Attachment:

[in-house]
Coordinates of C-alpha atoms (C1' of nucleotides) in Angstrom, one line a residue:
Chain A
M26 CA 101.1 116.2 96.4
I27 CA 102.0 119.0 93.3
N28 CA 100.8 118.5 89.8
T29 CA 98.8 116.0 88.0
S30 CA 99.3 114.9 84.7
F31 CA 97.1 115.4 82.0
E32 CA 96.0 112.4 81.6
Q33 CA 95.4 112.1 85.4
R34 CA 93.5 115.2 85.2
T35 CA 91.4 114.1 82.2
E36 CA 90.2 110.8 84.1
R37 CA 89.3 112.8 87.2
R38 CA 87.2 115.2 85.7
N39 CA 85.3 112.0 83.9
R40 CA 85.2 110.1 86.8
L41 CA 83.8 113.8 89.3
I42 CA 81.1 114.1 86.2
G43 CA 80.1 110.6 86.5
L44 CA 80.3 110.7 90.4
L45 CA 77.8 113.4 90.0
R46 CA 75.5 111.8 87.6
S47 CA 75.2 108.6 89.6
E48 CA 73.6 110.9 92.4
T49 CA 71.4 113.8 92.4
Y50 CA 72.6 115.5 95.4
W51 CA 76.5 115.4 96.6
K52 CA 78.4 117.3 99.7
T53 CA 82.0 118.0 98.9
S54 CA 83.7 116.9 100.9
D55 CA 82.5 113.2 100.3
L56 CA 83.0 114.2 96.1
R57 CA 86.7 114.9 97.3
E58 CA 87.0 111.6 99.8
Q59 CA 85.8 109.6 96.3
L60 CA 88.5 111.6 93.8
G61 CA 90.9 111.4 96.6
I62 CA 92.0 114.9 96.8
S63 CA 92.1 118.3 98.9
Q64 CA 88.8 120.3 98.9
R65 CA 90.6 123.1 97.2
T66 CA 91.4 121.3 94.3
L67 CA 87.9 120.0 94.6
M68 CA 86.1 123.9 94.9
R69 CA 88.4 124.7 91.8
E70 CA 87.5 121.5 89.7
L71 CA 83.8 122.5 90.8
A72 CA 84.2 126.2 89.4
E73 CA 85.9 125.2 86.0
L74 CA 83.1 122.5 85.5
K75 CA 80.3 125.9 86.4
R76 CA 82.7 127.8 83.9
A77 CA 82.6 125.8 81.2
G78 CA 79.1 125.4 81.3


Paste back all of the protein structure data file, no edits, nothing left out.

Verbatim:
[in-house]
Coordinates of C-alpha atoms (C1' of nucleotides) in Angstrom, one line a residue:
Chain A
M26 CA 101.1 116.2 96.4
I27 CA 102.0 119.0 93.3
N28 CA 100.8 118.5 89.8
T29 CA 98.8 116.0 88.0
S30 CA 99.3 114.9 84.7
F31 CA 97.1 115.4 82.0
E32 CA 96.0 112.4 81.6
Q33 CA 95.4 112.1 85.4
R34 CA 93.5 115.2 85.2
T35 CA 91.4 114.1 82.2
E36 CA 90.2 110.8 84.1
R37 CA 89.3 112.8 87.2
R38 CA 87.2 115.2 85.7
N39 CA 85.3 112.0 83.9
R40 CA 85.2 110.1 86.8
L41 CA 83.8 113.8 89.3
I42 CA 81.1 114.1 86.2
G43 CA 80.1 110.6 86.5
L44 CA 80.3 110.7 90.4
L45 CA 77.8 113.4 90.0
R46 CA 75.5 111.8 87.6
S47 CA 75.2 108.6 89.6
E48 CA 73.6 110.9 92.4
T49 CA 71.4 113.8 92.4
Y50 CA 72.6 115.5 95.4
W51 CA 76.5 115.4 96.6
K52 CA 78.4 117.3 99.7
T53 CA 82.0 118.0 98.9
S54 CA 83.7 116.9 100.9
D55 CA 82.5 113.2 100.3
L56 CA 83.0 114.2 96.1
R57 CA 86.7 114.9 97.3
E58 CA 87.0 111.6 99.8
Q59 CA 85.8 109.6 96.3
L60 CA 88.5 111.6 93.8
G61 CA 90.9 111.4 96.6
I62 CA 92.0 114.9 96.8
S63 CA 92.1 118.3 98.9
Q64 CA 88.8 120.3 98.9
R65 CA 90.6 123.1 97.2
T66 CA 91.4 121.3 94.3
L67 CA 87.9 120.0 94.6
M68 CA 86.1 123.9 94.9
R69 CA 88.4 124.7 91.8
E70 CA 87.5 121.5 89.7
L71 CA 83.8 122.5 90.8
A72 CA 84.2 126.2 89.4
E73 CA 85.9 125.2 86.0
L74 CA 83.1 122.5 85.5
K75 CA 80.3 125.9 86.4
R76 CA 82.7 127.8 83.9
A77 CA 82.6 125.8 81.2
G78 CA 79.1 125.4 81.3